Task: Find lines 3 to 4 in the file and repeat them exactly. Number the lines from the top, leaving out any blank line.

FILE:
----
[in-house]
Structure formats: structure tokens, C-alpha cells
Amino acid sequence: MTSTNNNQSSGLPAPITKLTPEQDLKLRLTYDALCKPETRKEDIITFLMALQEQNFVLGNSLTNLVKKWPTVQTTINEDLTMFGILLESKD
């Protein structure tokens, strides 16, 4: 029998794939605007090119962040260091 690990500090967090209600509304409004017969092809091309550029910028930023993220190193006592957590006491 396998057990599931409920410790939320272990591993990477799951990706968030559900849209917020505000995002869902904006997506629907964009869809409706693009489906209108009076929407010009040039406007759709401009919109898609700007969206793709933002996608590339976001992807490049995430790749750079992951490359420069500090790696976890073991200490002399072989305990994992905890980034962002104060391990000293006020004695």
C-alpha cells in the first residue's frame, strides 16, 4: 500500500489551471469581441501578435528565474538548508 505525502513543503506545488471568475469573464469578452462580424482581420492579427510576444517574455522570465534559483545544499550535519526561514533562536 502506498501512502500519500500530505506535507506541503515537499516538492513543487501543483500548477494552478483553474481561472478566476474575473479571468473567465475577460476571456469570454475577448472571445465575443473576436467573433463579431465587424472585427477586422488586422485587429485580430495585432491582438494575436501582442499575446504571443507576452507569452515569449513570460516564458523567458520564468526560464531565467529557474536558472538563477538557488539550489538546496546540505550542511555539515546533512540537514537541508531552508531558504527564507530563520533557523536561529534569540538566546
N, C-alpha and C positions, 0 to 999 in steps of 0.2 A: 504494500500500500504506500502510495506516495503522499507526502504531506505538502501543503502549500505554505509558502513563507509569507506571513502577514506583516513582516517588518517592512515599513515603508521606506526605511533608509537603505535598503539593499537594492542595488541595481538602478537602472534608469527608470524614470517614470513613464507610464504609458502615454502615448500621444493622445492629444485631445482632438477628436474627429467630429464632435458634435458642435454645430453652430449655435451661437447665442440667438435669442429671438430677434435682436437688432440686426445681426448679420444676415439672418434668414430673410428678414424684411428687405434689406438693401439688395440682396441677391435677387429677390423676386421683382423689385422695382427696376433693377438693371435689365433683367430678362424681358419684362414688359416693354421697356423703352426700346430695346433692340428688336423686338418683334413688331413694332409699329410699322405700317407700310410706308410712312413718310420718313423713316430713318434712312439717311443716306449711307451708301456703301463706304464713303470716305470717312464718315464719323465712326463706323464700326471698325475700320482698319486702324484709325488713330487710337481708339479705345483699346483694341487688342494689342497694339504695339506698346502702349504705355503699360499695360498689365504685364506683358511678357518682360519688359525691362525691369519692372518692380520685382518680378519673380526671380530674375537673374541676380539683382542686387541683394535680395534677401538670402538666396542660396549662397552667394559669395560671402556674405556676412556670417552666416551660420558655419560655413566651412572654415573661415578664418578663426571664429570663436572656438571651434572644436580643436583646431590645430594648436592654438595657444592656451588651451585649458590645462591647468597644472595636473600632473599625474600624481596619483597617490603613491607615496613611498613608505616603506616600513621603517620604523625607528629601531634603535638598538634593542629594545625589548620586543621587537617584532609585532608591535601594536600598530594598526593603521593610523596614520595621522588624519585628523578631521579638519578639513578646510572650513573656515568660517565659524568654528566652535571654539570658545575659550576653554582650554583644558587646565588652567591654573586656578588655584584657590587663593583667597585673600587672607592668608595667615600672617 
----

Amino acid sequence: MTSTNNNQSSGLPAPITKLTPEQDLKLRLTYDALCKPETRKEDIITFLMALQEQNFVLGNSLTNLVKKWPTVQTTINEDLTMFGILLESKD
């Protein structure tokens, strides 16, 4: 029998794939605007090119962040260091 690990500090967090209600509304409004017969092809091309550029910028930023993220190193006592957590006491 396998057990599931409920410790939320272990591993990477799951990706968030559900849209917020505000995002869902904006997506629907964009869809409706693009489906209108009076929407010009040039406007759709401009919109898609700007969206793709933002996608590339976001992807490049995430790749750079992951490359420069500090790696976890073991200490002399072989305990994992905890980034962002104060391990000293006020004695």